Will be to arrive where we started
And know the place for the first time.


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Letter from an Inc. magazine coverboy

For any entrepreneur, it’s a great joy to see his photo on the cover of Inc. magazine. Inc. is a publication that I’ve been reading for many years, as have over 700,000 other entrepreneurs and aspiring entrepreneurs.

In July 2010, I left Infosurv to pursue a life-dream and embark upon an around-the-world traveling sabbatical. I allowed an Inc. magazine writer to follow my adventure and that of my company’s executives back in Atlanta with dozens of interviews via telephone, email, and in-person. Finally, after much quiet anticipation, I got to read the final article about our dual adventures in the November 2011 edition of Inc., currently available on newsstands across the US.

I’m glad that Inc. could capture in words and photos this critical transition in the history of Infosurv. When I left the company last July it reached a new level of maturity, moving from founder-driven to professional management-driven, a leap that not all companies navigate successfully. Without my day-to-day involvement, new leaders emerged in the organization and exhibited a level of independence, motivation, and creativity that I consider inspirational. A special thanks and congratulations goes out to Carl Fusco, our Managing Director, and the other 3 members of our talented Leadership Team: John Barrett, Kyle Burnam, and Kevin Wilensky.

Not all companies thrive and drive forward, as Infosurv has, after the exit of its founder. This has only been possible with a gifted executive team who respects the values I instilled in the organization while not being afraid to exert their individual styles and philosophies. Of course there are times when our styles differ, as the Inc. article highlights, but I respect those differences and encourage my executives to lead in the manner that suites them best. Autonomy and accountability go hand-in-hand.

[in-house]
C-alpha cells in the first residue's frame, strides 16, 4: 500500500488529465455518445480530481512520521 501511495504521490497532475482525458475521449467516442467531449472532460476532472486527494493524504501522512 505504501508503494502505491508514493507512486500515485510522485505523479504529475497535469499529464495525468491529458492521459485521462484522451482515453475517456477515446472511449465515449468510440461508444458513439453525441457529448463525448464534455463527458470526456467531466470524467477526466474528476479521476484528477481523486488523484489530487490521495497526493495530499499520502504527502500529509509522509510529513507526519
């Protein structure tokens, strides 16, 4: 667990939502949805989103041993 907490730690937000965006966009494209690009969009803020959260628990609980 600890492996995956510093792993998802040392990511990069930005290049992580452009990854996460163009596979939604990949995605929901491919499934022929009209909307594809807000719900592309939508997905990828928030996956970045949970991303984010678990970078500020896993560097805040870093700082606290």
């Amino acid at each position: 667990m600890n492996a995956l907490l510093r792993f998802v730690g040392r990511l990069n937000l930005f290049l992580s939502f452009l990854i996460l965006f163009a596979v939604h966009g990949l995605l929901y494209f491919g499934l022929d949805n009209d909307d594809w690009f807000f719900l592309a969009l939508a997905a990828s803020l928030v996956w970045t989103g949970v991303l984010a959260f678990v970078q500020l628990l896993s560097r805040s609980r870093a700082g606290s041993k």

If you left the Inc. article with the impression that a tension exists between me and Infosurv management, I’m sorry to say that the truth is much less exciting. Several out-of-context quotes and personal impressions were inserted to give that impression, but it’s a journalist technique to add drama, not reality.

The primary goals of my sabbatical were to travel, unwind, and reflect upon the next steps in my life and career. The sabbatical was an unequivocal success thanks to my trusted team back in the office, giving me the confidence to “check out” both physically and mentally. This is a luxury that few entrepreneurs can enjoy, and for this great gift I will be forever grateful.

It’s my hope that our story will serve as an inspiration, both to entrepreneurs who feel ready to step away from their companies and to professional managers who feel ready to take their reigns. Unfortunately the Inc. article didn’t included any detail about the dramatic changes made within the company in the years prior to my sabbatical to facilitate its success: creating a strong leadership team, solid culture and values, clear metrics and accountabilities, and a formal strategic planning process. If you have questions about any of these please feel free to ask. If there’s sufficient interest I’m glad to devote future blog posts to these topics or whatever else interests my readers.

Thanks for visiting and best of luck accomplishing your own dreams, whatever they may be.


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Volunteer teaching in Arequipa, Peru

I have just arrived in Cusco, Peru after living and volunteering in Arequipa, Peru for one month.  I was living with an incredible host family and volunteering in a rural school with 4 and 5 year olds.  My family was extremely welcoming and fed me yummy Peruvian food every night. I had two host brothers that were 21 and 10 years old which I got to know fairly well over the month.  We played games, talked about going out with friends, watched TV together, and practiced our respective languages with each other.